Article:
Image illustrating the UCP Wheels for Humanity grantee

UCP Wheels for Humanity

UCP Wheels for Humanity is collecting data on wheelchair usage in developing countries to ensure everyone has access to the chair that best suits their needs.

Image illustrating the Ezer Mizion | Click2Speak grantee

Ezer Mizion | Click2Speak

Ezer Mizion and Click2Speak are piloting an onscreen keyboard to help people with low mobility and high cognitive function better communicate.

Image illustrating the DAISY Consortium grantee

DAISY Consortium

DAISY is developing a suite of industry-standard accessibility tools for publishers to ensure that every book is accessible to people with disabilities when printed.

Image illustrating the Benetech grantee


Benetech is scaling access to their library and content conversion process to make more books accessible to the visually impaired.

Image illustrating the Dan Marino Foundation grantee

Dan Marino Foundation

The Dan Marino Foundation is developing software that uses interactive avatars to help young people with autism train for job interviews.

Image illustrating the Miraclefeet grantee


Miraclefeet is augmenting clubfoot treatment by providing monitoring, engagement, and training software to keep providers and patients on track.

Image illustrating the Perkins School for the Blind grantee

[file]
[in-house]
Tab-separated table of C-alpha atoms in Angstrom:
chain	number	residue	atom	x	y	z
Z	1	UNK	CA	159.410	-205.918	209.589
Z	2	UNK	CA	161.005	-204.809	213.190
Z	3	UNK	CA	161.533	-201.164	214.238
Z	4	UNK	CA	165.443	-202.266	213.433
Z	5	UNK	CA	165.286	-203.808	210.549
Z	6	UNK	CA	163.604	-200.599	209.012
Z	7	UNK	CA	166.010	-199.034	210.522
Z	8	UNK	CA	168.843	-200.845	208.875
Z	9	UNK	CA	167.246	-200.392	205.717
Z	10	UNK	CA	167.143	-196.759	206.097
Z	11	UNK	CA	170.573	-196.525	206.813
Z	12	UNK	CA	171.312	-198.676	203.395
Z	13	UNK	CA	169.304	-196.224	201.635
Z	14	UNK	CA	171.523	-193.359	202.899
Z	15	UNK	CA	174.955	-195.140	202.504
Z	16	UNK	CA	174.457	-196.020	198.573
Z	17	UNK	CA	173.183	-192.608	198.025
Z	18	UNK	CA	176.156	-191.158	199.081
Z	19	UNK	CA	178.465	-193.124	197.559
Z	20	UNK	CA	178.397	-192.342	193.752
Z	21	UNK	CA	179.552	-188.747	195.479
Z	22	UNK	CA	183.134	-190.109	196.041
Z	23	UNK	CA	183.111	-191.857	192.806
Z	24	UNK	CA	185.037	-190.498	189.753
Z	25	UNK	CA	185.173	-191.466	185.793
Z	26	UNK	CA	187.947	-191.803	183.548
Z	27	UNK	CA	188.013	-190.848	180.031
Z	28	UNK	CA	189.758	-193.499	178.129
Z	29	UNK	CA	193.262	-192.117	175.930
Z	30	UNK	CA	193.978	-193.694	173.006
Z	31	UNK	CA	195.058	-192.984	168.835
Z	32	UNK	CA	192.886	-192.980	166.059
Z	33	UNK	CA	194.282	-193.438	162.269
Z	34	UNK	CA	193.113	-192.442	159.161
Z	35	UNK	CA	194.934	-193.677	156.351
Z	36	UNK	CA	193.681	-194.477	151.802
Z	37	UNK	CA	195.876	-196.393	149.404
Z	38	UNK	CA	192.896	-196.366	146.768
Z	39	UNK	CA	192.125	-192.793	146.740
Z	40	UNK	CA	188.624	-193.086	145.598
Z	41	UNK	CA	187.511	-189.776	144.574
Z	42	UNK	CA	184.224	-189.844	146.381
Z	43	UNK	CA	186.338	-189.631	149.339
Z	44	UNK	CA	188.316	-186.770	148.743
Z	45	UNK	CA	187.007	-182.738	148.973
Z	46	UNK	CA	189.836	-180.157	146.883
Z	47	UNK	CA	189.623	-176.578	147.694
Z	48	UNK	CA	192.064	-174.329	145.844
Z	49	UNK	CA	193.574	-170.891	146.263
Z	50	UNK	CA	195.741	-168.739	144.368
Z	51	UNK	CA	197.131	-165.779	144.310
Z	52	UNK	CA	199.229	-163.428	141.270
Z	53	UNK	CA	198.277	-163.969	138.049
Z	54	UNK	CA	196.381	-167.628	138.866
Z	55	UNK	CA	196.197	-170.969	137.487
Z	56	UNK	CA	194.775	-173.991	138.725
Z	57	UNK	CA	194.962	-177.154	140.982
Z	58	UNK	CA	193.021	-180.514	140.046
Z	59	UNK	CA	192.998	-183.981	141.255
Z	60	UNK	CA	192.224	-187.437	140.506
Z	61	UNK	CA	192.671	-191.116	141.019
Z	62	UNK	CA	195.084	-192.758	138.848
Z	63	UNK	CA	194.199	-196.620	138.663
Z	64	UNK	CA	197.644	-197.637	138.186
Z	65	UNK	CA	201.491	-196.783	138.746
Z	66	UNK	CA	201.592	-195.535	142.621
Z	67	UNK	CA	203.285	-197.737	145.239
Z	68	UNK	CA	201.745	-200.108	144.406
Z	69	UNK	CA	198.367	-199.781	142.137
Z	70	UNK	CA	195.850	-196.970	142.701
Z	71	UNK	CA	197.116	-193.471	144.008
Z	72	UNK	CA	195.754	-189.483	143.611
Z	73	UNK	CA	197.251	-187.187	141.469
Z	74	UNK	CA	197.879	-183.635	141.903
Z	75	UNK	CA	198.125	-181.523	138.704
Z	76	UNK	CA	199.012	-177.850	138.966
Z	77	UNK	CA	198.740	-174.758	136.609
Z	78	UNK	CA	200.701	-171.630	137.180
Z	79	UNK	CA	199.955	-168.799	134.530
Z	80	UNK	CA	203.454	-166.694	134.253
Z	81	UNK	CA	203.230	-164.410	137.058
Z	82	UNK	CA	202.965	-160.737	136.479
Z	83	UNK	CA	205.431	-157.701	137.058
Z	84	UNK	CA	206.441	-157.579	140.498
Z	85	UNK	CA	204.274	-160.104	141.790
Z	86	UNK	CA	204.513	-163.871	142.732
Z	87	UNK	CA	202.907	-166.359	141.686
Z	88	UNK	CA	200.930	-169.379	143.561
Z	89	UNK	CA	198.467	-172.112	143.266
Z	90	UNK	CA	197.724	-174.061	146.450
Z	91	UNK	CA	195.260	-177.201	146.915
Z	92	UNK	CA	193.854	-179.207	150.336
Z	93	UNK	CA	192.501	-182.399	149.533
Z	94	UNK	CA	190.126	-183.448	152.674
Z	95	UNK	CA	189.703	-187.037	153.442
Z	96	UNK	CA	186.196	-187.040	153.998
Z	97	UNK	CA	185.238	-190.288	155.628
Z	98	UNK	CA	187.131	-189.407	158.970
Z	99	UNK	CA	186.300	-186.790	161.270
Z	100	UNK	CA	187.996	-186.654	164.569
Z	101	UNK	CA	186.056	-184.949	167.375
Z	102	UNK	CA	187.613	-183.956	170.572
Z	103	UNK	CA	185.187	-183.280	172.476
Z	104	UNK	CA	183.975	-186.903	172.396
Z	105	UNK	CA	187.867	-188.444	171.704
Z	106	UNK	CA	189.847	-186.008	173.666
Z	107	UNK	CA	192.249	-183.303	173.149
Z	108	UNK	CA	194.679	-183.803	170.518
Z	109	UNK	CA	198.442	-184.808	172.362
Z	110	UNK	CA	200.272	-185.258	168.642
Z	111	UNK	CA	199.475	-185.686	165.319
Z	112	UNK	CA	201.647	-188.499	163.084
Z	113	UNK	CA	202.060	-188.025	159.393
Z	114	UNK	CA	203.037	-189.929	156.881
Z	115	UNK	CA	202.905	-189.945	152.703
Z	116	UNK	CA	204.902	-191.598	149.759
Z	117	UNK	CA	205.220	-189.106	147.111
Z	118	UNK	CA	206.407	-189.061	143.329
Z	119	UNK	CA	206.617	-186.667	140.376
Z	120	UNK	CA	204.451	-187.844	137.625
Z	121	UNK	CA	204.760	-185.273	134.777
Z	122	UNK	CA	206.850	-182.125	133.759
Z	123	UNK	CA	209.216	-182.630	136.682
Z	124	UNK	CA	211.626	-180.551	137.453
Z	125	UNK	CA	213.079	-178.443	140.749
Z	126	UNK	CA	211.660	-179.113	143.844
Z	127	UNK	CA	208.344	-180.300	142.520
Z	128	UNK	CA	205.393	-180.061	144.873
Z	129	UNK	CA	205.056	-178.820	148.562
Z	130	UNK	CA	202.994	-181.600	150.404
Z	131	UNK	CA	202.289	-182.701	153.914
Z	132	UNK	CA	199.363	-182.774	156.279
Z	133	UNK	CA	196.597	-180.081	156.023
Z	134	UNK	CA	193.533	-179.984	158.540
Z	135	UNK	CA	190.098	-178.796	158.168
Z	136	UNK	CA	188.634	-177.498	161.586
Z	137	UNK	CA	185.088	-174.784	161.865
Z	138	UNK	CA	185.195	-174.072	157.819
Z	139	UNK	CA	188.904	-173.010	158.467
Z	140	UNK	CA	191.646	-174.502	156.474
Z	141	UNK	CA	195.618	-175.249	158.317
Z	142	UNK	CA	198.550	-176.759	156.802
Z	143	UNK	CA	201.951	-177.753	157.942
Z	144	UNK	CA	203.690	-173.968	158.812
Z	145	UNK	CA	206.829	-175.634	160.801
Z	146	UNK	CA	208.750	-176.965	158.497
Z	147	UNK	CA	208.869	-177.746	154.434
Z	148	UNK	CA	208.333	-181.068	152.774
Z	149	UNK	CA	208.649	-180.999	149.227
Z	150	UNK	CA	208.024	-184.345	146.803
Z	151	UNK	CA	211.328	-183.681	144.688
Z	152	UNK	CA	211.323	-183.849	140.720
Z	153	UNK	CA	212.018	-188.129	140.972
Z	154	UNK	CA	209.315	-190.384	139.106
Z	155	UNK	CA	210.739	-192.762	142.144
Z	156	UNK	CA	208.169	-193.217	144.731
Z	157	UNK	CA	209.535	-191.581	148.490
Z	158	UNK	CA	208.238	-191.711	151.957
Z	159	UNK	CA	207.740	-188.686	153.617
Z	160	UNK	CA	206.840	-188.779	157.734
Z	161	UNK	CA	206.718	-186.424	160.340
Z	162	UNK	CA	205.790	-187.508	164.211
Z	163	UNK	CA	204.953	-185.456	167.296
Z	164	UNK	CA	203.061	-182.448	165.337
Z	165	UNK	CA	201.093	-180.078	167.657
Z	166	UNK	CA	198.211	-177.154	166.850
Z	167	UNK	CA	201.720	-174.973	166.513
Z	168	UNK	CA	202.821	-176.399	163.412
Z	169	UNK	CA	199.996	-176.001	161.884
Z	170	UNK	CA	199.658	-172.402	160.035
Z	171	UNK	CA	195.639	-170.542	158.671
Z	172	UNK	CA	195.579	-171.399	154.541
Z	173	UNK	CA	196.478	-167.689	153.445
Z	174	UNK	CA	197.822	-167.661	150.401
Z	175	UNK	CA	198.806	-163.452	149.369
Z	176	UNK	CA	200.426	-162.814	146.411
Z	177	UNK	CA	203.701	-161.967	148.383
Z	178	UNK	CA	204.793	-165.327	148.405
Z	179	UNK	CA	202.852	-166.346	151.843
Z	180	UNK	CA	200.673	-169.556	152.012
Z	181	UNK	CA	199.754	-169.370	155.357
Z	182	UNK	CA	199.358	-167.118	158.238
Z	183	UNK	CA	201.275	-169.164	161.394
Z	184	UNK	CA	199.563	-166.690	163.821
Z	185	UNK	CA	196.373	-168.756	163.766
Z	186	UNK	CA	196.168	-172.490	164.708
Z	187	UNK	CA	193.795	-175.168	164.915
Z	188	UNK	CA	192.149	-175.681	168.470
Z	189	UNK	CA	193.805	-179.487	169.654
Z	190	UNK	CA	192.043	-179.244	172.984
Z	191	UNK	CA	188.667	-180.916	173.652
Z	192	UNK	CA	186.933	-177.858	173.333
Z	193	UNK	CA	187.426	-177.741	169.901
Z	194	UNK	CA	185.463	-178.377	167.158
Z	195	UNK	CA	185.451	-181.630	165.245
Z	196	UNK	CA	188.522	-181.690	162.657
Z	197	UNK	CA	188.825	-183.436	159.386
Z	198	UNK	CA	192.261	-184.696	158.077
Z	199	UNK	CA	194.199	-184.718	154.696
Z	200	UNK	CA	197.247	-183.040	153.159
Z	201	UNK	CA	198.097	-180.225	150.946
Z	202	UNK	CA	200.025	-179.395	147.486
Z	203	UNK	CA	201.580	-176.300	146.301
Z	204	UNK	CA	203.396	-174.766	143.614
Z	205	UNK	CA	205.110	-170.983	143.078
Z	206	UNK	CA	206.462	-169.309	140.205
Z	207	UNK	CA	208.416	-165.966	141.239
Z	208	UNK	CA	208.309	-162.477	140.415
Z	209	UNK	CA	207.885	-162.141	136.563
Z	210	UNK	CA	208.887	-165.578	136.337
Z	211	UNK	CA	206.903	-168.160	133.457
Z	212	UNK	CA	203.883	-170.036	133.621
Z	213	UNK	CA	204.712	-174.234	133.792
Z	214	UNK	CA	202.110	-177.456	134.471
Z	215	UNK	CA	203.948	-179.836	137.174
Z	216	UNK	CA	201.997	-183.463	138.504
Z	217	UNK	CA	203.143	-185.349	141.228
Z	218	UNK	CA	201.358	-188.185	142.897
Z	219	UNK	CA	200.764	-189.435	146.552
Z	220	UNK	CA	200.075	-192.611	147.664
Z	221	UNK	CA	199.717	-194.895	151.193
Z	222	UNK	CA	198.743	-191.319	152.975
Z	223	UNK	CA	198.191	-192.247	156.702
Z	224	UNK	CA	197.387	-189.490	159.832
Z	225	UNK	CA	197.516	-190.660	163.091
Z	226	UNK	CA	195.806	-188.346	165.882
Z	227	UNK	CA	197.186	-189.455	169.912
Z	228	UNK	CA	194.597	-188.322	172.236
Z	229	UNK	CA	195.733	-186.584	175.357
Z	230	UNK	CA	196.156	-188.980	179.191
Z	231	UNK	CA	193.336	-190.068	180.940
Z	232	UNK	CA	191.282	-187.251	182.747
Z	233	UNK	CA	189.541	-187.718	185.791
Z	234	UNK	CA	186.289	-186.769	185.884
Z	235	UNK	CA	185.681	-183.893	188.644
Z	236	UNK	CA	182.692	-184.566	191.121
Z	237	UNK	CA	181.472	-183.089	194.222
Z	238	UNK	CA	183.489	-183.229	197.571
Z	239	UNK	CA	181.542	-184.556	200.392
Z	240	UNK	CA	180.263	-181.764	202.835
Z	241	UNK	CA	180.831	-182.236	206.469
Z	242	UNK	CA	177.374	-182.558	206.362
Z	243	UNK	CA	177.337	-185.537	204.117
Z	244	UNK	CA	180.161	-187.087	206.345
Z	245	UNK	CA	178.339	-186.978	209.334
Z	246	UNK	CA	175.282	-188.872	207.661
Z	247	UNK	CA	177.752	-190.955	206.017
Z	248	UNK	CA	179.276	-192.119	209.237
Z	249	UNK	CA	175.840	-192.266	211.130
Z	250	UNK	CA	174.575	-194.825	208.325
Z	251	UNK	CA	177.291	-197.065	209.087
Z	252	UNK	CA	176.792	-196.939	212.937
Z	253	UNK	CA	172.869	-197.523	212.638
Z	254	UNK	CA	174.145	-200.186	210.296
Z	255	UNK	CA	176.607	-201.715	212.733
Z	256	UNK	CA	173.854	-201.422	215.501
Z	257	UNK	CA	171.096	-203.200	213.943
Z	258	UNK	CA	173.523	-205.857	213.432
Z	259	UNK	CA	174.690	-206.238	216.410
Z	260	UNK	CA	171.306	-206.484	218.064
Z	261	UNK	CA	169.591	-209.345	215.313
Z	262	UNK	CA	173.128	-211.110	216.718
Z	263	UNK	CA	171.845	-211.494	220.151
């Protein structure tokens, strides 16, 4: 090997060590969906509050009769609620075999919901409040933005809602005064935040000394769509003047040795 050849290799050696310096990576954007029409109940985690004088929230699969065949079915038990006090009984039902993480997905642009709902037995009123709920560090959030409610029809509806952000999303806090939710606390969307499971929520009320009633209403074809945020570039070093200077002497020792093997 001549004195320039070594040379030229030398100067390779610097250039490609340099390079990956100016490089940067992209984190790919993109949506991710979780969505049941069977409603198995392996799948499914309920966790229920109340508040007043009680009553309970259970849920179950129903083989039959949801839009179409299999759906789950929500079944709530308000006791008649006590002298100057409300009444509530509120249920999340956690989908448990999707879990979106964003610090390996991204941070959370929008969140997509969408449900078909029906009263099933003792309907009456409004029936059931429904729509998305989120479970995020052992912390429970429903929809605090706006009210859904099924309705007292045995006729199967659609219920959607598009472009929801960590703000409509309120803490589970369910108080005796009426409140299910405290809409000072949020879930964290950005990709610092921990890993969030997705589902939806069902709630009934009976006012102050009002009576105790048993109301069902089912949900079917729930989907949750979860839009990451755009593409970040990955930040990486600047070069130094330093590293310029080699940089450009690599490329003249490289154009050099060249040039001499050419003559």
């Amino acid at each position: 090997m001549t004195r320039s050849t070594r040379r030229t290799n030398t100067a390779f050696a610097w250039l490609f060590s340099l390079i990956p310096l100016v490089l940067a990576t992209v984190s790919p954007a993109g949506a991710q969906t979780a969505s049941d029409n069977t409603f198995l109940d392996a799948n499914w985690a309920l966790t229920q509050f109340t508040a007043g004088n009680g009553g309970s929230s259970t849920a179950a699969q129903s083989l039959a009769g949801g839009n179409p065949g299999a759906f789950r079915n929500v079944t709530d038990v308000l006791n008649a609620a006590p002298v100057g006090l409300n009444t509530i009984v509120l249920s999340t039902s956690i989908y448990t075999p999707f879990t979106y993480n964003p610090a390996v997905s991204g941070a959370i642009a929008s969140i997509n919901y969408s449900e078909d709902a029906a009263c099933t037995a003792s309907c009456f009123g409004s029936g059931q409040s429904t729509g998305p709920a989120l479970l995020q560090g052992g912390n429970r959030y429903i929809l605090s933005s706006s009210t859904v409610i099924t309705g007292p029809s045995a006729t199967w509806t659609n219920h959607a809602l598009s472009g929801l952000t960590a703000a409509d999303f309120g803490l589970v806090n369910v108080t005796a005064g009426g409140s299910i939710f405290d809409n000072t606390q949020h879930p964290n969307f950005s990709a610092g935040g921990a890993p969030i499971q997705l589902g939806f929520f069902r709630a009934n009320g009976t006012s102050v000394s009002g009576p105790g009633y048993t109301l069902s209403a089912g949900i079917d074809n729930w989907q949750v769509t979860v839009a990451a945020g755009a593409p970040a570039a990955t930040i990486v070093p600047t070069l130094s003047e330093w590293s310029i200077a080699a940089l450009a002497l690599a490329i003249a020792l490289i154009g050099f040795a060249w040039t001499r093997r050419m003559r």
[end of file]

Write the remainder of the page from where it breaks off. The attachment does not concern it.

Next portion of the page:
Perkins School for the Blind

Perkins is using crowdsourced data from local contributors to develop technology that helps the visually impaired to navigate the gap between GPS and the real world.

Image illustrating the Inclusion without Borders | Livox grantee

Inclusion without Borders | Livox

Livox’s nonprofit arm is helping people with limited speech ability participate in conversation more fully by making assistive communication technology more intuitive and responsive.

Image illustrating the Beit Issie Shapiro | TOM grantee

Beit Issie Shapiro | TOM

Beit Issie Shapiro and TOM are creating a template for “Makeathon-in-a-box,” which connects makers with people with disabilities to develop new accessibility solutions.

Image illustrating the Neil Squire Society grantee

Neil Squire Society

The Neil Squire Society is developing a mouth-operated controller that will allow individuals with limited use of their arms to interact with a mobile device.

Image illustrating the TDI grantee


TDI is developing software to make live captioning services more affordable and more available for the deaf and hard of hearing.

Image illustrating the ProPortion grantee


ProPortion is developing and distributing a device that quickly and easily produces high-quality prosthetic sockets in developing countries.